A window is a functional element, a place where architecture “stops” so that light can enter a building and people can see out of it. A window may also allow those outside of a building to gain a fuller understanding of the architecture within. The design of windows has changed drastically in the last hundred years, as new construction methods freed façades from the structural integrity of a building, and apertures could be placed anywhere or used to fill an entire wall. Yet even with the advent of curtain walls and glass skyscrapers, the roles of windows and apertures did not change. Windows were there to look through, not look at.
The projects on this list investigate new methods of designing negative space; instead of building apertures into a façade, the following architects designed façades around their apertures. These elements become essential to a project’s visual identity, and in some cases, to its program. Although all of the windows and openings have functional roles, they are also treated as design elements which can dictate a building’s relationship to history and can serve symbolic purposes. Although these projects represent diverse strategies for designing negative space, they all share common characteristics: they use apertures to negotiate unconventional relationships between indoor and outdoor space, eschewing order and symmetry in favor of rhythm and expression, and obscure any distinctions between aesthetic and functional design.
While the House in Jigozen is shaped as a neat, rectangular prism — a quintessentially modern feature — the façade is pierced by many windows resembling the pentagonal outline of a traditional home. The juxtaposition is a playful inversion of the ubiquitous gabled house with rectangular windows, setting the tone for further subversive design. The house also blurs the boundary between inside and outside space, with a terrace that is hidden behind the façade yet simultaneously exposed by the oversized windows.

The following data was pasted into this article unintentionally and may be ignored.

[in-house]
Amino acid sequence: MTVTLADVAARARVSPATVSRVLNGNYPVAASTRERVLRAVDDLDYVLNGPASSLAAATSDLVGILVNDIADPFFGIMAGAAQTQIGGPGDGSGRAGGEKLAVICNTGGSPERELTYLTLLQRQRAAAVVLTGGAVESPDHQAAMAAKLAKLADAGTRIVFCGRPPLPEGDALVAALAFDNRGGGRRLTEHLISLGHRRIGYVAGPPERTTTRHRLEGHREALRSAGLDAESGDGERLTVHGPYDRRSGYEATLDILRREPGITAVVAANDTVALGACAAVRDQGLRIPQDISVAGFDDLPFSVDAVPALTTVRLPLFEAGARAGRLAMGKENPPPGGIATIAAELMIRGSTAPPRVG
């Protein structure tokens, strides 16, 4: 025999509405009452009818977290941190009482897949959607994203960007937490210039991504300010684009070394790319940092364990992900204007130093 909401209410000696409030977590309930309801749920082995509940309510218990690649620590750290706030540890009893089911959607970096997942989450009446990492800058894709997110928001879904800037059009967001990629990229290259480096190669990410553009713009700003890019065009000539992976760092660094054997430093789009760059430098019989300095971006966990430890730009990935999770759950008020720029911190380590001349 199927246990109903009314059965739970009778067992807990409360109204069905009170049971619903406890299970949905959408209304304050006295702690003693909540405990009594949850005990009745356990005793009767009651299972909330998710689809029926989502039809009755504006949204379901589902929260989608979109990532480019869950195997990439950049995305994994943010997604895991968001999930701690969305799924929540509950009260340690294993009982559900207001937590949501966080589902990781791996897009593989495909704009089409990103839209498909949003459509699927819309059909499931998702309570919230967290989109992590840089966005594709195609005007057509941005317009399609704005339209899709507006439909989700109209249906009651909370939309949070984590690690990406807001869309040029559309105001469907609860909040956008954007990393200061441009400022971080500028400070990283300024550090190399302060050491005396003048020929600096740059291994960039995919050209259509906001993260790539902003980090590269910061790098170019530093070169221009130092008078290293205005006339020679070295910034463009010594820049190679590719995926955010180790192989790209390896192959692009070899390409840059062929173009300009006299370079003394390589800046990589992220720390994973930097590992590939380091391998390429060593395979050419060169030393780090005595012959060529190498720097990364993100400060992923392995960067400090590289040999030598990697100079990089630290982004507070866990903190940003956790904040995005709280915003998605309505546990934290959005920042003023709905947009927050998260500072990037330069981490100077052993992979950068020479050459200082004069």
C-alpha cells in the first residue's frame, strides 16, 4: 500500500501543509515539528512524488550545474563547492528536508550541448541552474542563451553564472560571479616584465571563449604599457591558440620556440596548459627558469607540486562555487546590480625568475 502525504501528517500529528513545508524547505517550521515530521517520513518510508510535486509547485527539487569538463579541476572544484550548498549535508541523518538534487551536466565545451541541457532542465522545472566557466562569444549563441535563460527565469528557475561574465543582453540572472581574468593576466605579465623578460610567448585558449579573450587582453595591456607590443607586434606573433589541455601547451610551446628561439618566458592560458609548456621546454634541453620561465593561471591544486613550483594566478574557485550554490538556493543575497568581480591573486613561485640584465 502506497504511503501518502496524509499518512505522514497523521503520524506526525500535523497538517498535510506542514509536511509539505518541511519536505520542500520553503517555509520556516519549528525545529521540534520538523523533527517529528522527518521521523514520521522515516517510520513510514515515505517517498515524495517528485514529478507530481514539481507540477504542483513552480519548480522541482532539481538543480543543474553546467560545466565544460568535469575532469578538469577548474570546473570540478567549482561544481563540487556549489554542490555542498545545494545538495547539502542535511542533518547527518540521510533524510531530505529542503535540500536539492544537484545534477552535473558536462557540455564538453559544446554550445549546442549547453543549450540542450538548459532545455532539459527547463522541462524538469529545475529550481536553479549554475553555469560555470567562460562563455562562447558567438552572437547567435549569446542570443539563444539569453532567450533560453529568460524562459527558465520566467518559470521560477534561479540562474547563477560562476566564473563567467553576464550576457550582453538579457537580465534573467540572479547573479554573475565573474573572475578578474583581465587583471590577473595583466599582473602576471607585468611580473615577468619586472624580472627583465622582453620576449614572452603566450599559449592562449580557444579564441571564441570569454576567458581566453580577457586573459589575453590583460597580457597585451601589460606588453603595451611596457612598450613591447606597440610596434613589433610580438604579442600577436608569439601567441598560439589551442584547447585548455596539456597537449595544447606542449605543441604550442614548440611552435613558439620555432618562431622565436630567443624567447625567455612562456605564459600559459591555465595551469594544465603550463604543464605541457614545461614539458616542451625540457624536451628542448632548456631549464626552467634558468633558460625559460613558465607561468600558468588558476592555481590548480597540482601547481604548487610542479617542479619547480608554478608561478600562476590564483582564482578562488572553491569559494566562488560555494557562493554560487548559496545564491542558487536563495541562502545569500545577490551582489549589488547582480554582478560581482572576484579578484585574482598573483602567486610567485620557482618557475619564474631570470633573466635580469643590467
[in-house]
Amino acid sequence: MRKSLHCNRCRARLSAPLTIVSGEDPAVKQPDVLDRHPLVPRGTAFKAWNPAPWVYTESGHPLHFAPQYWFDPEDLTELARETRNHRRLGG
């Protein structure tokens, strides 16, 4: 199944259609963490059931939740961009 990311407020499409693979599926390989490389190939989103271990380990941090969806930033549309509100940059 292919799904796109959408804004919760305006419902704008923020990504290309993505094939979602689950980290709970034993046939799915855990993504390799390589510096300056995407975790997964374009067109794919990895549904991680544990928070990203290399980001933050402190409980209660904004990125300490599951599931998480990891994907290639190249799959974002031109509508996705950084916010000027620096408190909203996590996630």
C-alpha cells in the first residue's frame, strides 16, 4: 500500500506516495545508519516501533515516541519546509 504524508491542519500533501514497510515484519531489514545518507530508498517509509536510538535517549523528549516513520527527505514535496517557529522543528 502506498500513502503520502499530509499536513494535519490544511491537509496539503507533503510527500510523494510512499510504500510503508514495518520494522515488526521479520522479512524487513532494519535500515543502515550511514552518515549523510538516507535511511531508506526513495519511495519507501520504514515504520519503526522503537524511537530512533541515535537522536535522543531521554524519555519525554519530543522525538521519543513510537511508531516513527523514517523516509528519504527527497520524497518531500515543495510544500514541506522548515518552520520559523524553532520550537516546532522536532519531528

Barns typically have large doors for moving cattle and equipment in and out, but this barn in Lignières features four large openings on its front face, making the structure almost unrecognizable. Yet the project is an adaption of local agricultural architecture, updated with modern approaches to design and sustainable modes of production. The structure is intended to preserve and honor its Swiss heritage, while still keeping a mind on the future.
During daytime, the small glass tiles on 2H House are tucked away in a recessed portion of the façade, and are overall less noticeable than the house’s unique geometry. Yet at night, lights from inside the house stream through these multi-colored tiles to create a spectral display which saturates the otherwise white exterior. The use of stained glass allows for many windows without sacrificing privacy.
Centre Village is a complex of low-income housing organized around public courtyards and pedestrian streets. The buildings feature distinctive sets of windows, in many sizes and all highlighted by bright orange frames. The windows give the village a strong visual identity, while opening up each housing unit to the common spaces in order to increase community interactions and strengthen the villagers’ collective safety.
The checkered exterior of the Umeå School of Architecture offers as much visual interest from the outside as it does from within. A pattern of windows wraps around the building to create a dynamic façade that admits abundant natural light into the structure’s classrooms and drafting rooms. The design is also a compromise for sustainability: by embedding the windows into larch siding, rather than constructing the entire façade out of glass, the project can rely on natural insulation as well as natural light, vastly reducing the building’s energy consumption.
The pool and spa halls were installed to update and recontextualize an established resort in Majorca. The design called for a narrow palette and simple forms, but uses fenestration to great effect. Windows pierce through every surface, covering walls and cutting through roofs. The design is most dramatic in the pool hall, where windows not only flood the room with light, but reflect and refract bright squares across the water’s surface.